In the midst of his announcement on Sunday that he now supports same-sex marriage, Rob Bell warned American evangelicals to “adapt or die.” His counsel, intended to be helpful, is actually a guaranteed formula for failure and a proven recipe for disaster. In fact, the only way for us to make a lasting impact on the culture and maintain a relevant witness to society is to do the opposite of what Bell advised.
Over the last few years Bell, a best-selling author and former megachurch pastor, has steadily distanced himself from the mainstream evangelical community. Known for asking provocative questions and challenging the status quo, he amassed a large following that has been drawn to his non-dogmatic approach—an approach I call a “celebration of ambiguity.”
To paraphrase this approach: Rather than the leader saying, “This is the way. It is proven and sure. Follow me,” the leader now says, “Who am I to know? How can anyone be sure? Isn’t it narrow and small-minded of us to be so inflexible and dogmatic?”
Somehow, young people in particular have rallied around this mindset, a mindset that has already lost its way before it even starts. Yet losing one’s way is celebrated, too: “The destination is not important,” we are told. “It’s the journey that matters!”
Personally, I would rather enjoy a terrible journey to heaven than a lovely journey to hell. Speaking of which, Bell’s 2011 New York Times best-seller Love Wins represented another departure from the evangelical mainstream. In the book, Bell suggested that, to a great extent, hell is here and now, and in the end, everybody will make it into God’s heavenly kingdom.
Last year, speaking at a church gathering in California, Bell stated his belief that you could be a practicing homosexual and a follower of Jesus at the same time, encouraging his listeners to take their focus off of gay-related issues and to look instead at the “truly big problems in our world; that I believe Jesus would [have] us to band together, and tackle together.”
In light of this, it was hardly a surprise when he announced on Sunday during a Q&A session: “I am for marriage. I am for fidelity. I am for love, whether it’s a man and woman, a woman and a woman, a man and a man. I think the ship has sailed and I think the church needs … this is the world we are living in and we need to affirm people wherever they are.”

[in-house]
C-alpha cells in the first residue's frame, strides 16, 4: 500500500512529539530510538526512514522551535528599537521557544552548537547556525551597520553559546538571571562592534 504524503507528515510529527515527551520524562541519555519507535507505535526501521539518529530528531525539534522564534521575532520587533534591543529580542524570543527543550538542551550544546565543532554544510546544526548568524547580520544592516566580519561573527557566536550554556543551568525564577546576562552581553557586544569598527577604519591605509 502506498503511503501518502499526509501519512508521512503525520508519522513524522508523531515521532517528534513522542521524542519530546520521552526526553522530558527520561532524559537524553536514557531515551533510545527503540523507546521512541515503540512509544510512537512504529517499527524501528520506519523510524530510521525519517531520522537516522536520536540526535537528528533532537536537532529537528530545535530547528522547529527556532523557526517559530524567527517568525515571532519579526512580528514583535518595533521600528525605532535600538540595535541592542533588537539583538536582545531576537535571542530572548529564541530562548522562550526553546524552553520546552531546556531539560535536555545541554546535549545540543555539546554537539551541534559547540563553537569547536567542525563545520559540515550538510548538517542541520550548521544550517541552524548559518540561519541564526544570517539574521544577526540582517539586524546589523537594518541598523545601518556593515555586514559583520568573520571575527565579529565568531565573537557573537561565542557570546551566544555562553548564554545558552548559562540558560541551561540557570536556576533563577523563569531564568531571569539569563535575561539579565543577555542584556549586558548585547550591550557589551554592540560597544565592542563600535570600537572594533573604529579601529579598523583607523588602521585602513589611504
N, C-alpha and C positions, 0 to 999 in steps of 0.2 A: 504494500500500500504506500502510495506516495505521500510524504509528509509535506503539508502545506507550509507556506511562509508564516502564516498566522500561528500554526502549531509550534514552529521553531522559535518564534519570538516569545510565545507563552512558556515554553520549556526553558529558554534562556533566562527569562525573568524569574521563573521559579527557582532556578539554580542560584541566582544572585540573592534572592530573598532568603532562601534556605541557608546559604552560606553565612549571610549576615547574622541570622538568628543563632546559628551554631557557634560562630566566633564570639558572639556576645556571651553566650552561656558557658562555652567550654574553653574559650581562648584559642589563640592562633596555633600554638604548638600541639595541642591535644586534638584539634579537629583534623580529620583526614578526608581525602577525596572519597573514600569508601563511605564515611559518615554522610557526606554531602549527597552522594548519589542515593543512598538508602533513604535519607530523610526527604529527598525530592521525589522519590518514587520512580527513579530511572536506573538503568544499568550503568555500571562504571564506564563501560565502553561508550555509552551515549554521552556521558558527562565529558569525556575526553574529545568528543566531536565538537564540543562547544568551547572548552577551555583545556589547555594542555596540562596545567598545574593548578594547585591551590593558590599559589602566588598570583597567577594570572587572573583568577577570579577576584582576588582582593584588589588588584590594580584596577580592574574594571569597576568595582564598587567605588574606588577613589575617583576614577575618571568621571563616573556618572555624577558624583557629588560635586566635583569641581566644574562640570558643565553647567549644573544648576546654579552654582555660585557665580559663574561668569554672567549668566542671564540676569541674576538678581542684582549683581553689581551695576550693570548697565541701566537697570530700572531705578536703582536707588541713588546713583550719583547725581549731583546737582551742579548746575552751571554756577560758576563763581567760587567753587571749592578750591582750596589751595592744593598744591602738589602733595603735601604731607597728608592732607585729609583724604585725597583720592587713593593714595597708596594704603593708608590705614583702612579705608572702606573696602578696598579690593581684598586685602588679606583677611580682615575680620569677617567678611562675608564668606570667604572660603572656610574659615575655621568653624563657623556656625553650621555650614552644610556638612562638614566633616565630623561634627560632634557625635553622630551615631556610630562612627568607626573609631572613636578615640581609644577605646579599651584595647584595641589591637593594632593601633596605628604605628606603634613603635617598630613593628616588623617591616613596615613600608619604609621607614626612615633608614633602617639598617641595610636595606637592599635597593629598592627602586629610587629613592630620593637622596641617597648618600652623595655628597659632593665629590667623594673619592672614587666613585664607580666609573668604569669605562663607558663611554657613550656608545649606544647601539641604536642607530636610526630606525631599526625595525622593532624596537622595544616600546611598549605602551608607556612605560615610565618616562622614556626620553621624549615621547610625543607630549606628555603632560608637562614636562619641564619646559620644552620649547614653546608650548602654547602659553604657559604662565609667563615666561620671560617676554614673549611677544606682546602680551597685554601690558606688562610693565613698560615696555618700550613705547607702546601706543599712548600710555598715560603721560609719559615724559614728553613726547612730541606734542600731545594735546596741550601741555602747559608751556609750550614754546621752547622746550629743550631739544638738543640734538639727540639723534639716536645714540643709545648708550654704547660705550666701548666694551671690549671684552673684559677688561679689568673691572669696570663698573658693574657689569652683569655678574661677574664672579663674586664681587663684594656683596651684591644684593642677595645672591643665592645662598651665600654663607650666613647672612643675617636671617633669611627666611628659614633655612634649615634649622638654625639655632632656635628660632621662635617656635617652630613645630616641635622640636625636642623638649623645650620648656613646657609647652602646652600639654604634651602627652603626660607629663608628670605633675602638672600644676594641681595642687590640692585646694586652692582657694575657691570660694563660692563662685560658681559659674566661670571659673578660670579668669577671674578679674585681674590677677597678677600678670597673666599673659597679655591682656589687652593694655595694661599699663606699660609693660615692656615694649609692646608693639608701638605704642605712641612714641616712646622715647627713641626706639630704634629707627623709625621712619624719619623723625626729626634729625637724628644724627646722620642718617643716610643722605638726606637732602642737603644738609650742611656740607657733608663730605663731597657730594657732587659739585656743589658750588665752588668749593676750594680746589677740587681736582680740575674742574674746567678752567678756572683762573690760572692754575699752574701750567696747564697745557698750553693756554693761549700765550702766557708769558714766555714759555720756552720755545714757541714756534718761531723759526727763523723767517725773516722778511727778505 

Of course, Bell is right that, to an extent, “the ship has sailed,” and affirming same-sex “marriage” is now the politically “in” thing to do, as witnessed by the recent statements of former President Bill Clinton, Sen. Rob Portman and former Secretary of State Hillary Clinton.
But what in the world does that have to do with right and wrong? If society has lost its moral bearings, should the church lose its moral bearings as well? Shouldn’t we rather swim against the tide of popular opinion and call the world to turn around?
And since when do we drag down the teachings of Jesus, which were marked by divine authority and absoluteness, to meet the standard of “the world we are living in?” Aren’t we supposed to challenge the world to live up to the standards of the Lord?
Bell said on Sunday, “I think we are witnessing the death of a particular subculture that doesn’t work. I think there is a very narrow, politically intertwined, culturally ghettoized, evangelical subculture that was told, ‘We’re gonna change the thing.’ and they haven’t. And they actually have turned away lots of people. And I think that when you’re in a part of a subculture that is dying, you make a lot more noise because it’s very painful. You sort of die or you adapt.”
Without a doubt, Bell is right that in many ways the evangelical church has fallen out of touch with the nation, and to the extent we can be culturally sensitive and “understand the times” (see 1 Chr. 12:32), we make an impact. On the other hand, Bell is completely wrong when he warns, “You sort of die or you adapt.”
In the days of the Maccabees, did the Jewish people survive the onslaught of Hellenism by adapting to paganism, with all its worldly appeal, or did they overcome by resisting at any cost, thereby demonstrating the power of their convictions? Did the early church survive the polytheism of Rome by bowing to the emperor, or did they overcome by refusing to compromise, even to the point of death, thereby pointing to a better life?
Remarkably, on Sunday, when the forum moderator tried to get Bell to take a firm position as to whether Christians ‘know’ the truth in some ultimate sense, Bell took the discussion in a completely different direction.
But that is the very heart of the problem. Bell’s celebration of ambiguity has become a dogmatism of uncertainty, and it is because of his lack of spiritual absolutes that he has wandered off the path, leading a generation in his wake.
The truth is that 100 years from now, either in this world or the world to come, history will record that those who conformed their beliefs to the culture were nothing more than a passing curiosity, while those who refused to compromise truth will be regarded as the spiritual heroes and torchbearers.
In the words of Charles Spurgeon, “Character is always lost when a high ideal is sacrificed on the altar of conformity and popularity.”